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Akasa Holdings, LLC v. Sweet

Supreme Court of New York, First Department

March 20, 2014

Akasa Holdings, LLC, Plaintiff-Respondent,
v.
David J. Sweet, as Trustee for the 55 Crosby Street Revocable Trust, et al., Defendants-Appellants, 55 Crosby Associates, Inc., Nominal Defendant.

Vernon & Ginsburg, LLP, New York (Darryl M. Vernon of counsel), for appellants.

Reed Smith LLP, New York (Casey D. Laffey of counsel), for respondent.

Tom, J.P., Friedman, Manzanet-Daniels, Gische, Clark, JJ.

Order and judgment (one paper), Supreme Court, New York County (Shirley Werner Kornreich, J.), entered November 30, 2012, which, insofar as appealed from, granted plaintiff's motions to dismiss defendants David J. Sweet, Jane Sachs, Gene Thompson, and Patricia Thompson's counterclaim and for summary judgment declaring in its favor on its first cause of action and adjudging that defendants must follow a prescribed procedure for the nomination and election of directors to the board, and, on its second cause of action, enjoining defendants from deviating from the aforesaid procedure, and denied defendants' cross motion for summary judgment dismissing the complaint, except as to the third cause of action, unanimously affirmed, without costs.

Plaintiff is seeking to vindicate its right as a shareholder to elect directors. Thus, its claims are individual, not derivative, claims (see e.g. Eisenberg v Flying Tiger Line, Inc., 451 F.2d 267, 269-270 [2d Cir 1971]).

Plaintiff's claims are not barred by the business judgment rule, which applies to decisions made by a board of directors, not by fellow shareholders (see e.g. Matter of Levandusky v One Fifth Ave. Apt. Corp., 75 N.Y.2d 530 [1990]).

Since plaintiff is suing defendants not in their capacity as directors but as shareholders, it was not required to plead that defendants committed independent tortious acts (see Fletcher v Dakota, Inc., 99 A.D.3d 43, 47, 50 [1st Dept 2012] ["participation in a breach of contract will typically not give rise to individual director liability" unless the director commits an independent tort [emphasis added]).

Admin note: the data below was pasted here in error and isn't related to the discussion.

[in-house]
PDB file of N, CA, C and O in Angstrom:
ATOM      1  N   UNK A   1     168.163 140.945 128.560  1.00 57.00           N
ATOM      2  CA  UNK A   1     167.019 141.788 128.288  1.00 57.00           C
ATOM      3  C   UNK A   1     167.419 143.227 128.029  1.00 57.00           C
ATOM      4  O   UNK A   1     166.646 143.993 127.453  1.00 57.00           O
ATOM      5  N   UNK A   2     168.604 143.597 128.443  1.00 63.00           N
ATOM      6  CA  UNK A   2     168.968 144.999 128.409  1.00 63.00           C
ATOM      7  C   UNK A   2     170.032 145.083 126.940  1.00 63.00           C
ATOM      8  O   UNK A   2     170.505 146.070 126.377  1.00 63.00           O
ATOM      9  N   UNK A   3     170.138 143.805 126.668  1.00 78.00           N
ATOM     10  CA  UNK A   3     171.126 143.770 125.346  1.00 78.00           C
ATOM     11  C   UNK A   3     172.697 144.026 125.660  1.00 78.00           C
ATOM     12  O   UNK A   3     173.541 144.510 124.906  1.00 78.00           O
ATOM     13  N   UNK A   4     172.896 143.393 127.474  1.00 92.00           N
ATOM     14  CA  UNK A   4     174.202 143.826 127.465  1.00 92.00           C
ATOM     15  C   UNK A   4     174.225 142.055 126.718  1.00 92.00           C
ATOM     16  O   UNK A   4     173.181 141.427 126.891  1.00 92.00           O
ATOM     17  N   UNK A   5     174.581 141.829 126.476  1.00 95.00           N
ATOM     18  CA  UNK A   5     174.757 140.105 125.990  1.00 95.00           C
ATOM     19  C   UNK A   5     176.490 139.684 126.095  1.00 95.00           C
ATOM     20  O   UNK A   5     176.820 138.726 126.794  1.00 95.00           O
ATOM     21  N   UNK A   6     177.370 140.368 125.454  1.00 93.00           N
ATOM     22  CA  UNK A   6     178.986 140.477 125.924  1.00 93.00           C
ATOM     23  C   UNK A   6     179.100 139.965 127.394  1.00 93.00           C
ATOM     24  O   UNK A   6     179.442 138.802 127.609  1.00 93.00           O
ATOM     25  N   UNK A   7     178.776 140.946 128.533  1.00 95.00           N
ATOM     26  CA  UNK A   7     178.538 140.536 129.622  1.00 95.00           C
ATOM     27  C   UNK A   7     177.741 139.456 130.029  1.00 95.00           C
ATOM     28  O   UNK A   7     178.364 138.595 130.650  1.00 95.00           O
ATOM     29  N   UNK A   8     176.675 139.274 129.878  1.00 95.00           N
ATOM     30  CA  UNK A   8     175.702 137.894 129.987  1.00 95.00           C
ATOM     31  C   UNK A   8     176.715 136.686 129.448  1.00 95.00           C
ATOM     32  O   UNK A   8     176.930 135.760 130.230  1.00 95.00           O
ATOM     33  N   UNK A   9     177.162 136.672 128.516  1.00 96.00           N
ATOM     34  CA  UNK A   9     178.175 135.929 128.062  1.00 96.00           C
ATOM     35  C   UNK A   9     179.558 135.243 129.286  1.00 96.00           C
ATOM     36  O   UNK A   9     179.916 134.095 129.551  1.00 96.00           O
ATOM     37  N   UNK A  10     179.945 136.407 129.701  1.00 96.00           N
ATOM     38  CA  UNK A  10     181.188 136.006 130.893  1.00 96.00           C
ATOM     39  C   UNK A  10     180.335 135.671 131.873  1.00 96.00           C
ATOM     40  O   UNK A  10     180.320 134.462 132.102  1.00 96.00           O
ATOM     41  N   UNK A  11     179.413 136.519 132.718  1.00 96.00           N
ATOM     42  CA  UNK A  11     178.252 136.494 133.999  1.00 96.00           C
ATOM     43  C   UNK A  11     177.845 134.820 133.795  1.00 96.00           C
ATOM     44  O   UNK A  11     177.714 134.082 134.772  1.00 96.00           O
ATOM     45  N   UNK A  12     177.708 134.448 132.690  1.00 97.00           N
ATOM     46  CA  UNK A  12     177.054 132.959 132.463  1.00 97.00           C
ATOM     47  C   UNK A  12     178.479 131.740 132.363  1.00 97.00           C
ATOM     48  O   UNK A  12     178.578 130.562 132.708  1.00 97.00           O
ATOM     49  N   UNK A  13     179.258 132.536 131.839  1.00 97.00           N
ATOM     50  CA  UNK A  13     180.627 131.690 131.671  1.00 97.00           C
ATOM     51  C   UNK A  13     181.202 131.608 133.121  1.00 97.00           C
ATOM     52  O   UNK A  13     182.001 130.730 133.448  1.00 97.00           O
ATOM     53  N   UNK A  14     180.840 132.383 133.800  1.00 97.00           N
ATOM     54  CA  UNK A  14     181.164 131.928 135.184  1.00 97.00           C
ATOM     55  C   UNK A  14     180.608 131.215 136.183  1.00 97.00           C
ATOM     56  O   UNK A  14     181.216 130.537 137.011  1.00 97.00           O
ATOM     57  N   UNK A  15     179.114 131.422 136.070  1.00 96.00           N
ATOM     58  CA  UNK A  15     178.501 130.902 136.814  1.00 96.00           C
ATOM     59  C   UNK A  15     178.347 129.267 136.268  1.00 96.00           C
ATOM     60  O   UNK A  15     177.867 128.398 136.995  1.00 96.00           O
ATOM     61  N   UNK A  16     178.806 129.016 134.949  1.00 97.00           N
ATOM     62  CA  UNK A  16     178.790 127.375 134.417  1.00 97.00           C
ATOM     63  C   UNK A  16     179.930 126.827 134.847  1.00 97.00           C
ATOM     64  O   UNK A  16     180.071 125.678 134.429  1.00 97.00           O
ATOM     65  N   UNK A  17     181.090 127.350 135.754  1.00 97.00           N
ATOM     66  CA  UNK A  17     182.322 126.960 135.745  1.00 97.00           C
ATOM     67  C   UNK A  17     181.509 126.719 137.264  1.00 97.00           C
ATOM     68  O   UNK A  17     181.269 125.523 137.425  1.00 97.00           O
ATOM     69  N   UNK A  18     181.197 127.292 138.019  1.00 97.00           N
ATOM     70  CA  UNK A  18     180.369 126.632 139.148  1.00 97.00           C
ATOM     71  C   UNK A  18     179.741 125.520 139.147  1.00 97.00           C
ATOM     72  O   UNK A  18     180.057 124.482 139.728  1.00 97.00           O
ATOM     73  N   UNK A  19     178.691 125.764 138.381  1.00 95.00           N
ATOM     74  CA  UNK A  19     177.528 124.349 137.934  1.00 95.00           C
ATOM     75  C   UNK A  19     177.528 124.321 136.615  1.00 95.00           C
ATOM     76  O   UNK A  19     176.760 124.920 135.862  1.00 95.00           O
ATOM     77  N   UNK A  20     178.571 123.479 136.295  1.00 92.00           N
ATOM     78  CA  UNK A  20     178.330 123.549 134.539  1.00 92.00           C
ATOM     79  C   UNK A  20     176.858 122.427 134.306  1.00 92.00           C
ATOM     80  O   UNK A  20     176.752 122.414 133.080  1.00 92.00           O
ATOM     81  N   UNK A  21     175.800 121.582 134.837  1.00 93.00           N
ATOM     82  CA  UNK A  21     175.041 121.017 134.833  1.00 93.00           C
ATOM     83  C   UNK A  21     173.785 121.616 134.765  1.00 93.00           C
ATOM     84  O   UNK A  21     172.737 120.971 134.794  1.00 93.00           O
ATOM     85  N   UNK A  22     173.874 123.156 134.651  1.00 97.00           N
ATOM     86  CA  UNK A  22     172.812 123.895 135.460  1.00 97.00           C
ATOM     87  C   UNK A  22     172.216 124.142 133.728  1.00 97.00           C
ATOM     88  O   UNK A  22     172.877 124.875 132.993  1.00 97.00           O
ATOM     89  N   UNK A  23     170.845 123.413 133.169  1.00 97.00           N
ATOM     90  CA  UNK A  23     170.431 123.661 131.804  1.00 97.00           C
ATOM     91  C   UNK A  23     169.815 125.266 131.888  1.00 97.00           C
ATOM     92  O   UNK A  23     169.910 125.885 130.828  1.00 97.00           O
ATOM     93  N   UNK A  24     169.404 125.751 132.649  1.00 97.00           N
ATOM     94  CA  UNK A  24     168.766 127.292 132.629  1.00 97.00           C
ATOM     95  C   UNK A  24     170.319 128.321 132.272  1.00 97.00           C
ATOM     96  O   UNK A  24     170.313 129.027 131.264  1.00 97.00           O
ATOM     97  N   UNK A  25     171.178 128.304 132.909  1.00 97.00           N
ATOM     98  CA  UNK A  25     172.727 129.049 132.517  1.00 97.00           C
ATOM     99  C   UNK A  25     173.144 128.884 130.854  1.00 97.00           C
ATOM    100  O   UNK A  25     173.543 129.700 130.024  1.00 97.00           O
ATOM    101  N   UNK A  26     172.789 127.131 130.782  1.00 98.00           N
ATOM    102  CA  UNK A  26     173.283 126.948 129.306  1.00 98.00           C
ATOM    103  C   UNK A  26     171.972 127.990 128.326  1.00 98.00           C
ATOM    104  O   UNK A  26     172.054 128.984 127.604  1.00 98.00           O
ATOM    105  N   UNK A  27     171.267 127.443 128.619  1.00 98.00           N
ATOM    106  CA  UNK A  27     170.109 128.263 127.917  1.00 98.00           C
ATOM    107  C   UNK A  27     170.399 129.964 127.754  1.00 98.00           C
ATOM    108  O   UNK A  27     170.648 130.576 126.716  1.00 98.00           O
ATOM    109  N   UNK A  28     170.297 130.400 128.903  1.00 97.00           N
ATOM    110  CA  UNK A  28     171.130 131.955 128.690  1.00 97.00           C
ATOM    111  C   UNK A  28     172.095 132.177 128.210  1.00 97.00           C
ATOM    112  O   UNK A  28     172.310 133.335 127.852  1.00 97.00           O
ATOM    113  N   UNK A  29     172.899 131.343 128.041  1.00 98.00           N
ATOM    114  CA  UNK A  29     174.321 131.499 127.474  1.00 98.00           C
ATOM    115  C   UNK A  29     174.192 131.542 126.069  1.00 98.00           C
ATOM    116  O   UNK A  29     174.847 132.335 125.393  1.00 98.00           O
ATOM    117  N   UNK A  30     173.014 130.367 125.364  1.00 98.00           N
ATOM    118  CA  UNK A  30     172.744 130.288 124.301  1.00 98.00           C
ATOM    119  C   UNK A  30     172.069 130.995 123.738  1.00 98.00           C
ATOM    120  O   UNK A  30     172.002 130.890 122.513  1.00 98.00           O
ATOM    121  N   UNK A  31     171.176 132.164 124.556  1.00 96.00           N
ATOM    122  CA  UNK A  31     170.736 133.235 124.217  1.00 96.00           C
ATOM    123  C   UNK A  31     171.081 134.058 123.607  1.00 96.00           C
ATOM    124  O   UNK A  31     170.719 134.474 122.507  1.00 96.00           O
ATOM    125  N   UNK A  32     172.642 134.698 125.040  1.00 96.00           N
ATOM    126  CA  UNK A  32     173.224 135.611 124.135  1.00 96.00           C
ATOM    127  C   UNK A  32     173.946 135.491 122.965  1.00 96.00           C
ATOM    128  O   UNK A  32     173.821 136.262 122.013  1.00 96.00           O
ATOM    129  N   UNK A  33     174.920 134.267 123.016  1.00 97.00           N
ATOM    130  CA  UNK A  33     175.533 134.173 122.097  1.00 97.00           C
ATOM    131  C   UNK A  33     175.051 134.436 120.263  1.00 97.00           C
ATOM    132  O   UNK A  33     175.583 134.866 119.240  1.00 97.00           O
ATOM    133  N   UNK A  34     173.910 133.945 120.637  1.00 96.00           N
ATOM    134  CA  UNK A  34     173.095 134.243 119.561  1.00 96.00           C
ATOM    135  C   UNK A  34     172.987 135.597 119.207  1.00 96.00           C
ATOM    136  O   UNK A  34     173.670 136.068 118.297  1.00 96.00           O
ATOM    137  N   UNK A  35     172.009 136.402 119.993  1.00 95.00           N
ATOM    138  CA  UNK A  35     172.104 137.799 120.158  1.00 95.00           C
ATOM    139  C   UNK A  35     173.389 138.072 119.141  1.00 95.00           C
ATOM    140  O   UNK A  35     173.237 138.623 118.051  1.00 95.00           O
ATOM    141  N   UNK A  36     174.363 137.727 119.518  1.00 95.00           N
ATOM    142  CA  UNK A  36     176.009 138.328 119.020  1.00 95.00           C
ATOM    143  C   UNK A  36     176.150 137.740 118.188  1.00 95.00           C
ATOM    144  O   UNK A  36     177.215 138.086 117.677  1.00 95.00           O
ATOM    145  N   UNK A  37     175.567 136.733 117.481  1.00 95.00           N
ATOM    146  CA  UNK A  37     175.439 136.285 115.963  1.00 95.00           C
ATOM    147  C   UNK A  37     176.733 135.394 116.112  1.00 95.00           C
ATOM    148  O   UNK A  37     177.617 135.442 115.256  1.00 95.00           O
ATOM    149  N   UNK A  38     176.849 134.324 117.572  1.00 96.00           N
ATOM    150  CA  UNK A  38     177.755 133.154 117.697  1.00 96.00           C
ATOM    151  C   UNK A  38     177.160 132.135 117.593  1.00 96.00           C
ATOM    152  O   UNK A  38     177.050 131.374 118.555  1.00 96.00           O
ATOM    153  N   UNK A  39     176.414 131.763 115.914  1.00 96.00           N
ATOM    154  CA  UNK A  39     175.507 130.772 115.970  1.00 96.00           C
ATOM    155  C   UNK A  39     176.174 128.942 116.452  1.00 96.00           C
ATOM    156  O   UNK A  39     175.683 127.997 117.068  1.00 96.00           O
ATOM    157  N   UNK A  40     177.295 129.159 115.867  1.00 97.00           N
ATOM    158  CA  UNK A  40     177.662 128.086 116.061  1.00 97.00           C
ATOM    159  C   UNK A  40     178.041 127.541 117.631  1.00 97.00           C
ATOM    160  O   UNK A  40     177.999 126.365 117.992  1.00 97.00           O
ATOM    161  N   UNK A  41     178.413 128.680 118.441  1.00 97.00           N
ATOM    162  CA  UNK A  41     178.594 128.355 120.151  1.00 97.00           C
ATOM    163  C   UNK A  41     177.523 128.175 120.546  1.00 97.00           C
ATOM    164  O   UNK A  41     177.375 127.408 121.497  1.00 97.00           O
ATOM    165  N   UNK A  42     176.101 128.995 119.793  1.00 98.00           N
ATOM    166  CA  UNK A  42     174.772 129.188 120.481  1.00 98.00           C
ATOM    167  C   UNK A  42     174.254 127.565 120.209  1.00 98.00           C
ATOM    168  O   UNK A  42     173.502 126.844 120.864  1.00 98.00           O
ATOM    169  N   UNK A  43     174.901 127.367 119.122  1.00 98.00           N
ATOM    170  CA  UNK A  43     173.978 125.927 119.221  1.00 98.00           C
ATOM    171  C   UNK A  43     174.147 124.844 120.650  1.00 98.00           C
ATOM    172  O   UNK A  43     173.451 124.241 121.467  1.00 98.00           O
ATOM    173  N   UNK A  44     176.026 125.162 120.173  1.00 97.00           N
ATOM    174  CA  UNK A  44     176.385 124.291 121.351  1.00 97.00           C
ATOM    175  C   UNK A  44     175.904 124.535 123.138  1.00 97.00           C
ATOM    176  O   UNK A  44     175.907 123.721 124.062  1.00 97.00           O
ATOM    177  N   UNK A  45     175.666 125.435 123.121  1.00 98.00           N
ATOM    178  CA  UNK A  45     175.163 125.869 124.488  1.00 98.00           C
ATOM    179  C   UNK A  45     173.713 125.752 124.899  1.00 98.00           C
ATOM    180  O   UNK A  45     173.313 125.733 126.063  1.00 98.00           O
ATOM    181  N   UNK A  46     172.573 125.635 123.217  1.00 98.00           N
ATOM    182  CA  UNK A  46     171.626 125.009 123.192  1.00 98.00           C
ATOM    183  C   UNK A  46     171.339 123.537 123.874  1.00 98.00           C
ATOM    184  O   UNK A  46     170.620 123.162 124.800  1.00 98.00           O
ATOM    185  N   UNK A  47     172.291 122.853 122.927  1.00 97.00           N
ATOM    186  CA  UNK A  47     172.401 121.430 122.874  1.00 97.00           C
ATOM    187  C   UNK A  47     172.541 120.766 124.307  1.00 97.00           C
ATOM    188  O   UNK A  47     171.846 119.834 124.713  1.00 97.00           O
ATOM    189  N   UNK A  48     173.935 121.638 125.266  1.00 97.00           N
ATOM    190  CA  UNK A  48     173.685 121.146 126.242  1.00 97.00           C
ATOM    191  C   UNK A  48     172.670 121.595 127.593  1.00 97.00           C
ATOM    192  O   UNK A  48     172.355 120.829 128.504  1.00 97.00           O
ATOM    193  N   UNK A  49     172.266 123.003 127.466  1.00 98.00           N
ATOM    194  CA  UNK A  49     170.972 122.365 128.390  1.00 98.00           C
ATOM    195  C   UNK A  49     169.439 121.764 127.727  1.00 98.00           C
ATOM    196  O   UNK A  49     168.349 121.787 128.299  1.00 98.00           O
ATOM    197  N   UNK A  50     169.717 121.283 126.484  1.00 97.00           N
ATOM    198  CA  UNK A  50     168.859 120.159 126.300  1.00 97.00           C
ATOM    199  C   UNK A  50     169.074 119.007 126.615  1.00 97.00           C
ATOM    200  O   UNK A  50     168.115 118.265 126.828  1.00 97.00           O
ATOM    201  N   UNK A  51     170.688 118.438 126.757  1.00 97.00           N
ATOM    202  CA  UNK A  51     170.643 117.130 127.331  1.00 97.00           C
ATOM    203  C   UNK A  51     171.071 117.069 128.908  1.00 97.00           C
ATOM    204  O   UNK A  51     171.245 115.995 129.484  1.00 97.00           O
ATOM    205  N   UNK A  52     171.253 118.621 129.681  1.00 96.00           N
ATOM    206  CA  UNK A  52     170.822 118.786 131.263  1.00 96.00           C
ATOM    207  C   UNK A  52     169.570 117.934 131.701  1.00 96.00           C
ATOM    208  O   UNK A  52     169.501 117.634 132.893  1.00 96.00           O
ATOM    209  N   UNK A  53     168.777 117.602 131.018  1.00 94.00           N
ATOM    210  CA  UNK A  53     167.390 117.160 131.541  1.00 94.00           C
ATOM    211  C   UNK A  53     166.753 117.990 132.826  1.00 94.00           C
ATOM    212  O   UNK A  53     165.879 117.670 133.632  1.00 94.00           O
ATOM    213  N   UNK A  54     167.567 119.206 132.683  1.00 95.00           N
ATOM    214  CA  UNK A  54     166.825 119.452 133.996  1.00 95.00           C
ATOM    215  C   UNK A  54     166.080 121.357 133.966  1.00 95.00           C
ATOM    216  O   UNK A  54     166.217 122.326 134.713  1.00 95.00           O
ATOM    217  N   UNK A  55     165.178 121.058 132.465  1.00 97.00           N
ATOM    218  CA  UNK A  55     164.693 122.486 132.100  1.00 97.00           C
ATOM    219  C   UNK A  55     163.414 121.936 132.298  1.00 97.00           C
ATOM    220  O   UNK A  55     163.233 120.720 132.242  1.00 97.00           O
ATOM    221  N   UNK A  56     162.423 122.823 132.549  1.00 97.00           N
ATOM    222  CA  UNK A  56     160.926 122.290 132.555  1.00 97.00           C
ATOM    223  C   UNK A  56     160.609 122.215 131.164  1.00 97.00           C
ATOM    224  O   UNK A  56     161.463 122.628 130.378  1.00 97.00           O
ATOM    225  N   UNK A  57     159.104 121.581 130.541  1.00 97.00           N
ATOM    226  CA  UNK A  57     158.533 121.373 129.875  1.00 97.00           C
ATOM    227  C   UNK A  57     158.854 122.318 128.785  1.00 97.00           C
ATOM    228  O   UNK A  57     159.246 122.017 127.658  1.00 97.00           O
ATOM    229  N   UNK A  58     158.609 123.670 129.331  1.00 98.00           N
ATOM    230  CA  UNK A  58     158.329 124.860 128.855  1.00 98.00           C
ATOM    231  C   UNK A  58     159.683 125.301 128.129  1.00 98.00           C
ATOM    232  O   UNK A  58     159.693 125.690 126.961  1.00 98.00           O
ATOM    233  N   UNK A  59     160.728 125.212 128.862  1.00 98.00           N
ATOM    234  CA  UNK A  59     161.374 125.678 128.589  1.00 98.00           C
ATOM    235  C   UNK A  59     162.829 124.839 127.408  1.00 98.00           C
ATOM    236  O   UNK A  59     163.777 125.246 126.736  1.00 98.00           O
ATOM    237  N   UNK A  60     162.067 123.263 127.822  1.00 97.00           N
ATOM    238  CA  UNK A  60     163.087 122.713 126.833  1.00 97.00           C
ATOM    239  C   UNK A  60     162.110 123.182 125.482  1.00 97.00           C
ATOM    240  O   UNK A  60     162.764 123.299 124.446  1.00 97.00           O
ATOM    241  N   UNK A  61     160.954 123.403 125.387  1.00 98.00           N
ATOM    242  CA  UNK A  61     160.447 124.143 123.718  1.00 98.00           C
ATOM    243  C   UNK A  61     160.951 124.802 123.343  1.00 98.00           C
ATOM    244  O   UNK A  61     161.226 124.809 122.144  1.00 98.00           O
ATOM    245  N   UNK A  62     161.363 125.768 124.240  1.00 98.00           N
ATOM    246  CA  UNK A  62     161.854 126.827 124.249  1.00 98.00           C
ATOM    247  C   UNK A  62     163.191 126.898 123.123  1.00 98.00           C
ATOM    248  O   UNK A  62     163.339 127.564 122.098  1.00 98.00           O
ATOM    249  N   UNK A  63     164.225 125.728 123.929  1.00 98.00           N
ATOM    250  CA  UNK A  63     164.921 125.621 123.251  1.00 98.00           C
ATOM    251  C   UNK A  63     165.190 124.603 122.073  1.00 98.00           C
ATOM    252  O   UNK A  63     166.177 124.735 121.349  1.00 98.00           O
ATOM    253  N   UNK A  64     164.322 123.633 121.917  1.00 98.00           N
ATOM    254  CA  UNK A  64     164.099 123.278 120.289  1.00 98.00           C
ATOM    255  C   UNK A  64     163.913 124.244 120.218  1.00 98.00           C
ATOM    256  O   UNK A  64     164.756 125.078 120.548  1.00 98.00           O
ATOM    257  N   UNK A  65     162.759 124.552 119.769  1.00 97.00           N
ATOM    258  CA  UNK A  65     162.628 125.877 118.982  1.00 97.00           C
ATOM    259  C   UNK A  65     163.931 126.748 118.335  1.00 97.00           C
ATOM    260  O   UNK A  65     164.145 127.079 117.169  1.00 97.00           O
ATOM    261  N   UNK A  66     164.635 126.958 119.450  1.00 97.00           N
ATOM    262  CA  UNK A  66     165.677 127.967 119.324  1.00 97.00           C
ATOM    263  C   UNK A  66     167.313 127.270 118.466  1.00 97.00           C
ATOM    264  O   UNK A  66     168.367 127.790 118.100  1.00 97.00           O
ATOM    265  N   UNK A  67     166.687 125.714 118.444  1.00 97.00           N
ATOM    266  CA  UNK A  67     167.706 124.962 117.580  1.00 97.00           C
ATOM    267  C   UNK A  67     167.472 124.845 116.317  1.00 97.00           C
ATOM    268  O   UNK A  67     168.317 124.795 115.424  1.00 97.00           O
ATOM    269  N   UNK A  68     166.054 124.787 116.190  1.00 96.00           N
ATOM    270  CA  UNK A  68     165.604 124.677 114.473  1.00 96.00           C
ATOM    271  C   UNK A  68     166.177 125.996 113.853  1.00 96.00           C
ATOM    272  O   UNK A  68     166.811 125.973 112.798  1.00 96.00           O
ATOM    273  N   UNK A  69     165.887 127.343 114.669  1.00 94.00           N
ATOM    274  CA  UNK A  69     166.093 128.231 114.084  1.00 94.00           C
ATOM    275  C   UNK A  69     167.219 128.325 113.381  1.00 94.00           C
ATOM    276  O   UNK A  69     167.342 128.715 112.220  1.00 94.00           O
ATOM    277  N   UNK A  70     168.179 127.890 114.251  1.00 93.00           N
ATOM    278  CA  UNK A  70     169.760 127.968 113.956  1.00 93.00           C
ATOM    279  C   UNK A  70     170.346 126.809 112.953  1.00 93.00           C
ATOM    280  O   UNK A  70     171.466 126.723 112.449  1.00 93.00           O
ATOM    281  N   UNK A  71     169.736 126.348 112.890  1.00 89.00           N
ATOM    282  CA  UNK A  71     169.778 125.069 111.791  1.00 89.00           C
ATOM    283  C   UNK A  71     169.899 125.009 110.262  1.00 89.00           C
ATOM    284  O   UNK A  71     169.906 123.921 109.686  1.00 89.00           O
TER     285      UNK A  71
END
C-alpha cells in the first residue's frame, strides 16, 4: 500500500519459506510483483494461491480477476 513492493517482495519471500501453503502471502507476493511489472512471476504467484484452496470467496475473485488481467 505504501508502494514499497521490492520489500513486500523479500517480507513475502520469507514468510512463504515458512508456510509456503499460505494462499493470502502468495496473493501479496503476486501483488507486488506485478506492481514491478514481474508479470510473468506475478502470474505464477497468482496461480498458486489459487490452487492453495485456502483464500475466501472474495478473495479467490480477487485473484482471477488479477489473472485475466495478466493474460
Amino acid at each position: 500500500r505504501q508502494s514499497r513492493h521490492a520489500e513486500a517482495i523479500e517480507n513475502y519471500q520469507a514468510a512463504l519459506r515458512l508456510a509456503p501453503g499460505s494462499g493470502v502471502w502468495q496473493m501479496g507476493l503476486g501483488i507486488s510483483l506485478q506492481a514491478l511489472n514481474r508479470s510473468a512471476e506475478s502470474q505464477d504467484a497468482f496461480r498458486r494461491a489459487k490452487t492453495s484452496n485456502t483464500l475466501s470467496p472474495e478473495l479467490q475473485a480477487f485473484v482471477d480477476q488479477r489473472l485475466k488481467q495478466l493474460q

Because plaintiff is not suing defendants as directors or officers, defendants are not entitled to indemnification pursuant to Article VII of the nominal defendant's by-laws (see 511 W. 232nd Owners Corp. v Jennifer Realty Co., 10 A.D.3d 573, 573 [1st Dept 2004] [allowing indemnification only for cause of action "relat[ing] to the individual defendants' status as officers or directors of the cooperative"]).

The by-laws state in plainly understood terms that the nominal defendant may have between three and seven directors and that the shareholders shall decide on the number of directors. Thus, it was entirely proper for the motion court to order that "the shareholders of [the] nominal defendant... are to vote on a number, between 3 and 7, of directors to serve on the Board" (see MHR Capital Partners LP v Presstek, Inc., 12 N.Y.3d 640, 645 [2009]).

Section 5.1.3 of the shareholders' agreement, on which defendants place much weight, merely says, "The Shareholders agree to cause the nomination for election and to vote their Shares for the election of each Shareholder (or any designee residing in the New York Metropolitan area of any such Shareholder) as a director of the Corporation, as long as each of them is a Shareholder of the Corporation." This gives each shareholder (or its designee) the right to be a director; however, it does not limit each shareholder to one director. It would have been easy enough for the shareholders' agreement or the by-laws to provide, "There shall be only one director per shareholder." However, they do not so provide, and we will not add this term (see e.g. Reiss v Financial Performance Corp., 97 N.Y.2d 195, 199 [2001]).

Defendants contend that the parties who drafted the shareholders' agreement meant for each shareholder to have an equal voice on the board. However, we are concerned " with what the parties intended... only to the extent that they evidenced what they intended by what they wrote'" (Ashwood Capital, Inc. v OTG Mgt., Inc., 99 A.D.3d 1, 7 [1st Dept 2012] [quoting Rodolitz v Neptune Paper Prods., 22 N.Y.2d 383, 387 (1968)]).

Defendants also point to the nominal defendant's long-standing practice of having only one director per shareholder. However, the shareholders' agreement is "clear and unambiguous on its face [and] must be enforced according to the plain meaning of its terms without consideration of extrinsic and parol evidence" (Omansky v Whitacre, 55 A.D.3d 373 [1st Dept 2008]). In any event, the nominal defendant departed from this practice during 2009-2011, when the unit now owned by plaintiff, and formerly owned by nonparties Walter and Mary Chatham, had two representatives on the board.

We have considered defendants' remaining arguments and find them unavailing.


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